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A Fintech CEO Explains Why Gift Cards Are More Important Than Ever For Businesses

A Fintech CEO Explains Why Gift Cards Are More Important Than Ever For Businesses

Benzinga's Fintech Focus Podcast features conversations with the biggest names in fintech. Subscribe to the Fintech Focus newsletter to get a roundup of industry news delivered to your inbox weekly, and check out upcoming programming at Benzinga events.

If you loved last week's Fintech Focus episode with Ibotta's CEO and founder Bryan Leach, get ready for another deep dive into the world of mobile payments.

Jay Klauminzer is the CEO of Raise, a Chicago-based gift card buyback company. Users can simply sell unwanted gift cards to Raise for cash or buy discounted gift cards for their favorite brands. The company has already raised more than $150 million and has 2.5 million users and access to gift cards for over 5,000 brands.

Klauminzer previously worked at Doordash and Groupon Inc (NASDAQ: GRPN), so he's familiar with the world of e-commerce. He discovered his passion for consumer and customer journeys after spending ten years at McKinsey upon graduating from college. Then he took a leap of faith: running a business instead of consulting.  

"I had a variety of roles [at Groupon] with increasing P&L responsibility. Towards the end, I sort of hit the cap of my potential there and it was time to take what I had learned and help scale another company," Klauminzer told Benzinga. 

He saw potential at Doordash, helping the company scale to over 3,000 cities, before joining Raise in November.

Raise's Business 

Raise has a primary marketplace where the company works directly with retailers to sell their gift cards on the website.

The company's new Pay product allows users to pull up the exact amount needed at a store and receive cash back. The idea came about from customers having to purchase multiple gift cards to complete a transaction at a store, the CEO said. 

"That's really what we've been focusing on over the last, call it three or four quarters, is doubling down on that product and solving the friction of maybe having to buy two or three gift cards to fill your whole purchase," Klauminzer said. "Now you can just buy one and get rewarded by doing that."

Raise is different from other discount gift card marketplaces such as CardHub and Gift Card Granny on the basis of the Pay product and its inventory — 500 brands are direct sellers, the CEO said. 

'Gift Cards Are The Currency'

The mobile payments market is growing as customers move toward a more secure and rewarding means of payment, Klauminzer said. 

"What you're seeing is a drive towards making mobile your primary source of payments, doing it extremely secure, and adding rewards to that," he said.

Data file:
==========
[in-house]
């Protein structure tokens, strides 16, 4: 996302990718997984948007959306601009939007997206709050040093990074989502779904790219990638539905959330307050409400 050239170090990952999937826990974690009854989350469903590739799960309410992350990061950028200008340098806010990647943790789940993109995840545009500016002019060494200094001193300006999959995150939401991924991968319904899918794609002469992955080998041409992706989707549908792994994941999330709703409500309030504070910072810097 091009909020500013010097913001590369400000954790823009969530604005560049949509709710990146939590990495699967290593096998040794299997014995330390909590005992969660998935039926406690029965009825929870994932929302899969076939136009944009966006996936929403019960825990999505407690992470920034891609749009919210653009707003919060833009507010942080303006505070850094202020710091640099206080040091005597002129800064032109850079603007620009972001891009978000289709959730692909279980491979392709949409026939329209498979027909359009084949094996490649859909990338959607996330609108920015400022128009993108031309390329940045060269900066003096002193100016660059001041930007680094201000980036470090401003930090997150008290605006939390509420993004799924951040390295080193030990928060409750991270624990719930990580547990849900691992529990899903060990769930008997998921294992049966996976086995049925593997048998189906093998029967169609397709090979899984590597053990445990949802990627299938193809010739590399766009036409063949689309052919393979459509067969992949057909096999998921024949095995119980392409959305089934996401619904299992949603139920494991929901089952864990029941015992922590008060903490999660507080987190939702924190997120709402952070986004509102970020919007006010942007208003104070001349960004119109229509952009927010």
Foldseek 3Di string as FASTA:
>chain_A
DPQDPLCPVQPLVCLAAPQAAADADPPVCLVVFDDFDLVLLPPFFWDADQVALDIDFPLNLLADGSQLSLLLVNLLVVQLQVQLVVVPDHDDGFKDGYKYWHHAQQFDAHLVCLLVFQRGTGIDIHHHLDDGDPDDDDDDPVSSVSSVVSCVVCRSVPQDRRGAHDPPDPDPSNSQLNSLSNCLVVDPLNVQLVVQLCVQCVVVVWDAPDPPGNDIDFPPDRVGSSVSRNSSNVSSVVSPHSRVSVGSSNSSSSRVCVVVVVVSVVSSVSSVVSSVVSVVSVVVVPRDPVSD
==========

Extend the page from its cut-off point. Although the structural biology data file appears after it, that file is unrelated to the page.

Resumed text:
The CEO used the example of the Apple Inc. (NASDAQ: AAPL) card announced about a quarter ago.

"Some people say, ‘Well, that's just Apple being Apple.' That's exactly what it is. They're focused on a seamless experience for consumers and they know that mobile is where the puck is going. They give you a card just in case, but it's really a 99-percent mobile-first product. They give you instant cash back for doing it."

Some retailers were hesitant at first, but Klauminzer said many have taken advantage of mobile payments, as customers prefer easier means of finishing purchases.

"What you're seeing now is retailers looking at the Starbucks Corporation (NASDAQ: SBUX) of the world, where 40 percent of the transactions in a Starbucks are using their mobile app and they're doing it because it's quick, they don't have to fumble with their cards or cash and they're getting rewarded to do it," he said. 

Gift card marketplaces are now seen as an extension of marketing because the lower prices attract new customers, the CEO said. In his view, this creates more competition within companies to offer customers the best rewards.

"Gift cards are the currency," Klauminzer said. "Credit cards are also the currency. So in that sense, yes, we are competing. But because, as the rewards keep trying to push up and up, now you see some 3- and 4-percent cash back offers at certain types of retailers; they're passing the fees right along to the merchants as well."

The industry could help smaller or local brands meet new consumer preferences, he said. 

"Even the little convenience store down the street from me recently just added a credit card terminal that takes Apple Pay, and they were cash only before that," Klauminzer said.

"I think what they're seeing is consumers and consumer adoption driving their behaviors to, a few years from now, having a cash-only sign outside your door is going to drive down consumers because they just won't have cash in their wallet. So I think what you'll see is adoption driven by consumer demand."

Listen to the podcast below to hear more about how mobile payments are changing the way we shop.

Posted-In: Fintech Focus Jay Klauminzer RaiseFintech Startups Exclusives Tech Interview Best of Benzinga


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